It is interesting to compare the delivery of the Beatitudes to the delivery of the Ten Commandments. Here we have the renewal of the covenant, and a restatement, a re-presentation, of who the Children of God are.
Just as we sometimes find the Ten Commandments grouped into two sets, so we might see the Beatitudes set out in two groups of four, the first four being inward looking, the second four being outward looking.
We might see the first four Beatitudes as addressing attitudes, while the second four deal with resulting actions.
Are they ethical requirements for the present?
Or they eschatological blessings for the future?
Or are they are statements of present fact, identifying the qualities of a child of God and the consequent blessings that follow?
Few among us, I imagine, are ever going to commit murder.
But we all get ‘angry with a brother’ … sooner or later.
The Sermon on the Mount exposes our own present reality in a very stark and real way, and the Beatitudes are a core text for Dietrich Bonhoeffer in The Cost of Discipleship and in the writings of towering Christian figures such as Dorothy Day, Thomas Merton, and Oscar Romero.
Father Brian D’Arcy some years ago quipped in a radio interview how Dorothy Day once spoke of how her fellow Roman Catholics went to confession regularly and confessed to ‘breaking’ one of the Ten Commandments, but she wondered how often they confessed to ‘breaking’ one of the Eight Beatitudes.
The scene opens with Jesus leaving the crowds and climbing up the mountain, like Moses in the Book Exodus leaving the crowd behind him, and climbing Mount Sinai.
Mountains are so important in so many Biblical stories – Mount Sinai, Mount Zion, Mount Tabor, the Mountain of the Transfiguration, the Mount of Calvary outside the city, the Mountain of the Ascension. They provide dramatic settings for covenantal encounters with the Living God.
Ἰδὼν (eidon), ‘when he saw [the crowds]’ – seeing. Perhaps what is being said here is: ‘Jesus went up the mountain because he saw the crowds.’
Τὸ ὄρος (to oros) ‘a mountainside’ – the hill, or the mountain. The use of the definite article may indicate a particular hill or mountain. Today, in modern Greek, to oros or to ayios oros, the Holy Mountain, refers exclusively to Mount Athos. In those days, would this have prompted the first readers to make immediate associations with the holy mountain, the mountain of the covenant, Mount Sinai?
Καθίσαντος (kathísantos), ‘sat down’ – sitting down. He went up, he sat down. In those days and in that tradition, a teacher sat down to teach. But there is a potential for double meaning or hidden understandings here, for the Greek verb is also used to set, to appoint, or to confer a kingdom on someone. So the new kingdom is being ushered in, Christ is sitting on his throne, his teachings are about kingdom values.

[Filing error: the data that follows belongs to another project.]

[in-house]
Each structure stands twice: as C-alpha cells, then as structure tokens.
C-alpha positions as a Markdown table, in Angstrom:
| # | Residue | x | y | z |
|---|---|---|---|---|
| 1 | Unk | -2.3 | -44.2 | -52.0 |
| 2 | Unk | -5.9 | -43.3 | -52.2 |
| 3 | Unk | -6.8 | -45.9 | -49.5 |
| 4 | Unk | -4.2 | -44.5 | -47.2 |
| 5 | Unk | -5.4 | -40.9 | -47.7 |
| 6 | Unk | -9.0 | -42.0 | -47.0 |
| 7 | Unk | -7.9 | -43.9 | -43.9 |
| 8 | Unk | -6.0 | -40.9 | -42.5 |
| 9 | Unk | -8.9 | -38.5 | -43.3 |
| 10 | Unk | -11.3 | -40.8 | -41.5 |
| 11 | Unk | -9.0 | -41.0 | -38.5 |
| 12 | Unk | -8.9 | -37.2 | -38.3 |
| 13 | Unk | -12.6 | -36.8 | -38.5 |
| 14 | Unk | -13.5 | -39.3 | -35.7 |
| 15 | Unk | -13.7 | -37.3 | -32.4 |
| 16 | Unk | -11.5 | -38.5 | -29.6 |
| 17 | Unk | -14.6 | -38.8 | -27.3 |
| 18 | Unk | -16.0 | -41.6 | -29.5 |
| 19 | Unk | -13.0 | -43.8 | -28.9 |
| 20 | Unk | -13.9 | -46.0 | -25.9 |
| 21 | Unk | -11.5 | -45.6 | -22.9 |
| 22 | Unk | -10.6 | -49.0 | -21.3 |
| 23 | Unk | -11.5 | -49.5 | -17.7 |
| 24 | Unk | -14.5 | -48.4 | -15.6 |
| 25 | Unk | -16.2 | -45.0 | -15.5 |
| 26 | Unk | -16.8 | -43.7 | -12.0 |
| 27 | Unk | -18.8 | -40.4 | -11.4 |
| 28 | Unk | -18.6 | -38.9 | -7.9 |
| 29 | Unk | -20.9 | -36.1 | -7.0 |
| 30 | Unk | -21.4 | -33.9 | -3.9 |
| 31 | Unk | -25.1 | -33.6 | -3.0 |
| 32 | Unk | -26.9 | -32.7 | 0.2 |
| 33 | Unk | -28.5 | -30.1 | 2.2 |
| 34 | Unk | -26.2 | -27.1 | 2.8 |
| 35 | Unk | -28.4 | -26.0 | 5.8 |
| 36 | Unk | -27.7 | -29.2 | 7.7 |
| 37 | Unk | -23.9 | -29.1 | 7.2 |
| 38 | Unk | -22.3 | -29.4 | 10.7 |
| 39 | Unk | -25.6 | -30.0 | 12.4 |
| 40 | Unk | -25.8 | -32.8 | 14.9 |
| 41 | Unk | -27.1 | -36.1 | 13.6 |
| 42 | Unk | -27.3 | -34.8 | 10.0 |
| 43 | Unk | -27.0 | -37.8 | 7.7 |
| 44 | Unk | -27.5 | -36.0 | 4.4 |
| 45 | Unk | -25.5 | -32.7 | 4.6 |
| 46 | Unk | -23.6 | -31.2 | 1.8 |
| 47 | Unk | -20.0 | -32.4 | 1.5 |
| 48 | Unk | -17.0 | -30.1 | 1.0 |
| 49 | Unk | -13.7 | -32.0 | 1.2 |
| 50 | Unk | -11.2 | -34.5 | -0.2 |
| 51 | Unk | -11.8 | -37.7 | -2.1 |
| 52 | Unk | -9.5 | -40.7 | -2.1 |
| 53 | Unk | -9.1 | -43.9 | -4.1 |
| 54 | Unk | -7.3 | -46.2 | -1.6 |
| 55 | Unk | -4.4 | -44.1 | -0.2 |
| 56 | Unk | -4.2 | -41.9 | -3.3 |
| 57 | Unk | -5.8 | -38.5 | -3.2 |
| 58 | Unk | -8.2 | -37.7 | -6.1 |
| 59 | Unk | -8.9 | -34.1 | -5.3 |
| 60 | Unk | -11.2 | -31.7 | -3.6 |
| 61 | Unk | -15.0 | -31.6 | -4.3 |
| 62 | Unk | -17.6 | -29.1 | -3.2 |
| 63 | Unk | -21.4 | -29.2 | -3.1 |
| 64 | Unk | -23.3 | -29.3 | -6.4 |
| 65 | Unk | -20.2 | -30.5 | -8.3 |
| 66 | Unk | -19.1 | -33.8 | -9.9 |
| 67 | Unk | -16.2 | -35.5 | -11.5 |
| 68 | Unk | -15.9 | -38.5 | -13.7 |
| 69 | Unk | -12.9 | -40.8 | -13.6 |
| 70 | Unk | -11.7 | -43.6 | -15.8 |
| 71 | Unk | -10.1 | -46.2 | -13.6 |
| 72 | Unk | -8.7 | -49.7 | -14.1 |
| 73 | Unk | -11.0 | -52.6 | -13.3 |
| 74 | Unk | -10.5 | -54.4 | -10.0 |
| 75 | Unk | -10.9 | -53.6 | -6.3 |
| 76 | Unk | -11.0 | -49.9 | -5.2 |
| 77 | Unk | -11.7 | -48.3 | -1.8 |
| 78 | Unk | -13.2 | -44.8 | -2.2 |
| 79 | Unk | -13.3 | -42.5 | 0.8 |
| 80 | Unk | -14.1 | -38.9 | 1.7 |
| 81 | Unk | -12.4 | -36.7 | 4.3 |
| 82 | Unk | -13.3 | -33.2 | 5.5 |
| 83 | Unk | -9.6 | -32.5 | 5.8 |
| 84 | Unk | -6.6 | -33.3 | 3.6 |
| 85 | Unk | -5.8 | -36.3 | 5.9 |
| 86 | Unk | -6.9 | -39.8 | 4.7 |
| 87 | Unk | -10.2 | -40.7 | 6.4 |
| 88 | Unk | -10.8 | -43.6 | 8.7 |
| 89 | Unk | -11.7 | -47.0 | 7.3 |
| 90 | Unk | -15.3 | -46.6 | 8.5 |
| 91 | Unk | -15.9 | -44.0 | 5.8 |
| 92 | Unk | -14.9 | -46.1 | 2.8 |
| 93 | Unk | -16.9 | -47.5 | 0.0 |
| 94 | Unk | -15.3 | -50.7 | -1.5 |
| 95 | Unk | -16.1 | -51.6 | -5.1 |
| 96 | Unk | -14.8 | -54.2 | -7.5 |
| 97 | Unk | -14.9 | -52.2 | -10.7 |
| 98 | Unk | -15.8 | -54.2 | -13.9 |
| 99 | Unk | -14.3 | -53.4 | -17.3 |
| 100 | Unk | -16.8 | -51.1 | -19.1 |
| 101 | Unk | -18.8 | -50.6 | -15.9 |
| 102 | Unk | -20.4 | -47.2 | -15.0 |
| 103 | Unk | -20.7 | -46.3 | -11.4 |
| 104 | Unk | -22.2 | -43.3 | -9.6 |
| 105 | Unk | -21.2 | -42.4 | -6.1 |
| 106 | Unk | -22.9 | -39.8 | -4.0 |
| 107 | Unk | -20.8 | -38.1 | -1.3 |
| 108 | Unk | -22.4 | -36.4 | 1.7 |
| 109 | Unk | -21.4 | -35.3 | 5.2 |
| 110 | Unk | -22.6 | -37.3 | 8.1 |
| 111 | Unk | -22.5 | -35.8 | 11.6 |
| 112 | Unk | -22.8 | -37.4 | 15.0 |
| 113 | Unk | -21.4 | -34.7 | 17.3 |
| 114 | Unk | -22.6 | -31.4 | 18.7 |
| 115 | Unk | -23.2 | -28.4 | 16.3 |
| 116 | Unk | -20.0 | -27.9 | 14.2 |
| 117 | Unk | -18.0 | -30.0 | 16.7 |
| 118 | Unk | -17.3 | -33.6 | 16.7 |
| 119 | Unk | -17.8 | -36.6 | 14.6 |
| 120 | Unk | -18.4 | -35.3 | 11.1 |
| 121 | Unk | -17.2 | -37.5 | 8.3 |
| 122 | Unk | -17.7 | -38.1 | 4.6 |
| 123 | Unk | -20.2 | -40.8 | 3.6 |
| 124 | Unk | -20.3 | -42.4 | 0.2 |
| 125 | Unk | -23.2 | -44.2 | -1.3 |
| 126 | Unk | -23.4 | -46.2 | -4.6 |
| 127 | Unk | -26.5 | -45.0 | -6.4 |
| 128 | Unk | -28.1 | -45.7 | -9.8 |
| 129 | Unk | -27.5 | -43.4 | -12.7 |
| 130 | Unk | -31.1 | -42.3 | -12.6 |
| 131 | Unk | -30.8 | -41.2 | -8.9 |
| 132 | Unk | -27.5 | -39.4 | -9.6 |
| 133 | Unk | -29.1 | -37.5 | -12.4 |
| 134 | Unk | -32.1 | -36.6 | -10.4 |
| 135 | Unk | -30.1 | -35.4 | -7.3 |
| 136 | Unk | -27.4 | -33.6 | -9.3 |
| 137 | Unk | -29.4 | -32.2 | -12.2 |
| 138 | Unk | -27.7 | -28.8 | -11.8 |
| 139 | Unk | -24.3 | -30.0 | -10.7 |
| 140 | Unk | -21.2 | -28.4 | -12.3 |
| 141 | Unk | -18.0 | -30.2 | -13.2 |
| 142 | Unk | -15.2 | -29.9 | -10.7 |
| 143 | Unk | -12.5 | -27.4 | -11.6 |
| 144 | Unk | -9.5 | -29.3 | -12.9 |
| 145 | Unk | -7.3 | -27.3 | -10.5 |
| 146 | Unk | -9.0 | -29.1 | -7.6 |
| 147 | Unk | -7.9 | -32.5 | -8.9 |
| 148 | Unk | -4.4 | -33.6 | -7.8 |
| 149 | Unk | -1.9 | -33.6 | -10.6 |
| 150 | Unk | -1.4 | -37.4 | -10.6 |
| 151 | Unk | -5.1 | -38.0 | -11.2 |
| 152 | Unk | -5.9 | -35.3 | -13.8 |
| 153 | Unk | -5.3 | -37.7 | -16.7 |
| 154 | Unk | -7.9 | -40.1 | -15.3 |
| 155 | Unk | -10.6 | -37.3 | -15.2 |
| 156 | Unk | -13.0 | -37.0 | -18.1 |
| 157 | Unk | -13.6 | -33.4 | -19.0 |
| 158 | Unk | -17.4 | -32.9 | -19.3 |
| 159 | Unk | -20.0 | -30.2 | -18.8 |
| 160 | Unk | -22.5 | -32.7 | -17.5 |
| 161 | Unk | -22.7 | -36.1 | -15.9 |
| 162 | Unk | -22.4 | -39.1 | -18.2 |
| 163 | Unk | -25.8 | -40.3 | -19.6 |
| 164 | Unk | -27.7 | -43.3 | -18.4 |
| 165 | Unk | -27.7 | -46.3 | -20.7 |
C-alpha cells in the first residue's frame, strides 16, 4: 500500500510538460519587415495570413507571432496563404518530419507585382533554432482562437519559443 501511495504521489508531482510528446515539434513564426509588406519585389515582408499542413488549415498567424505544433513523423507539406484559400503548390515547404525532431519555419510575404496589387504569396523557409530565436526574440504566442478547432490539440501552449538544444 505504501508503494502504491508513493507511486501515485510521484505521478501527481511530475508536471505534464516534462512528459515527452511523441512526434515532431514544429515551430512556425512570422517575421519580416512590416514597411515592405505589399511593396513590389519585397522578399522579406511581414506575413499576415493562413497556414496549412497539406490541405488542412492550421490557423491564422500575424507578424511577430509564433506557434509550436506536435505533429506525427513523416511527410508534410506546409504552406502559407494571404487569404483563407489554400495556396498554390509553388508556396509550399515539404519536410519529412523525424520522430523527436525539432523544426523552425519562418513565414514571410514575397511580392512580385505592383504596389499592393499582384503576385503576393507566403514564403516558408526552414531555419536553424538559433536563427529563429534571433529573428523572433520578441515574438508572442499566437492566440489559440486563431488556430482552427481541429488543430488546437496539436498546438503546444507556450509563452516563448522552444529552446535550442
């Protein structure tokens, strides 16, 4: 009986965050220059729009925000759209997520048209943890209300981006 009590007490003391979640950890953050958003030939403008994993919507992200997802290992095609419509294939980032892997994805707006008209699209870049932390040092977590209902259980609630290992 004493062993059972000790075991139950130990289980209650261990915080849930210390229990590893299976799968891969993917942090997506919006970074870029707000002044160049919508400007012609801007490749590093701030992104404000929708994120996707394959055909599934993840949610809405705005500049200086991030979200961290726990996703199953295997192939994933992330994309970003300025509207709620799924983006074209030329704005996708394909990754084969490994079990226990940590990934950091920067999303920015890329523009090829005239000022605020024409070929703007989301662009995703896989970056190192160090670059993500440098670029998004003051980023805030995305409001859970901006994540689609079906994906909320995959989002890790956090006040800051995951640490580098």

Οἱ μαθηταὶ (oi mathetai: ‘the disciples’ – are the beatitudes for the disciples? Are they the ‘poor in spirit,’ those who mourn … and so on? Are they for the crowd below? The text is not that specific.
Προσῆλθαν (proselthan (προσέρχομαι, prosérchomai), ‘came,’ came, to, approached, draw near. The disciples gathered around Jesus to hear his teaching.
ἀνοίξας τὸ στόμα αὐτοῦ (anoixas to stoma aftou): ‘he opened the mouth of him.’
ἐδίδασκεν (edídasken): he taught. The imperfect may be used here to make the point that the Sermon on the Mount is a summary of Christ’s teachings. In other words, ‘this is what he used to teach.’
Λέγων (légon), ‘saying.’ The participle is adverbial, modal, expressing the manner of his action of the verb ‘he taught.’
Μακάριοι (Makárioi): Does this mean ‘blessed’? Many people may remember Archbishop Makarios, the President of Cyprus who was deposed in a coup that was followed by the Turkish invasion of the island in 1974. ‘His Beatitude’ is a term of respect for metropolitans in the Russian Orthodox Church.
The word ‘blessed’ is not the best translation for μακάριος (makários). ‘Fortunate,’ ‘well off,’ or ‘happy’ might fit better.
Christ is telling those who hear him that they are fortunate to be this way. They are fortunate to possess these qualities of life. Why? Because it means they inherit the blessings or fortunes of God’s promised kingdom.
Οἱ πτωχοὶ (oi ptochoi), ‘the poor’ – those in total poverty, possessing nothing and with no means to earn a living other than by receiving alms.
Οἱ πτωχοὶ τῷ πνεύματι (oi ptochoi to pneumatic), ‘the poor in spirit’ – those who are totally destitute spiritually and so recognise the need for their total dependence on God, ‘who know their need for God.’
ὅτι (oti): ‘for,’ ‘that,’ ‘because,’ or ‘since.’ This conjunction is used throughout the beatitudes.
Αὐτῶν ἐστιν (afton estin, ‘theirs is’ as a consequence, not as reward. In other words, those who are dependent on God possess the riches of his kingdom.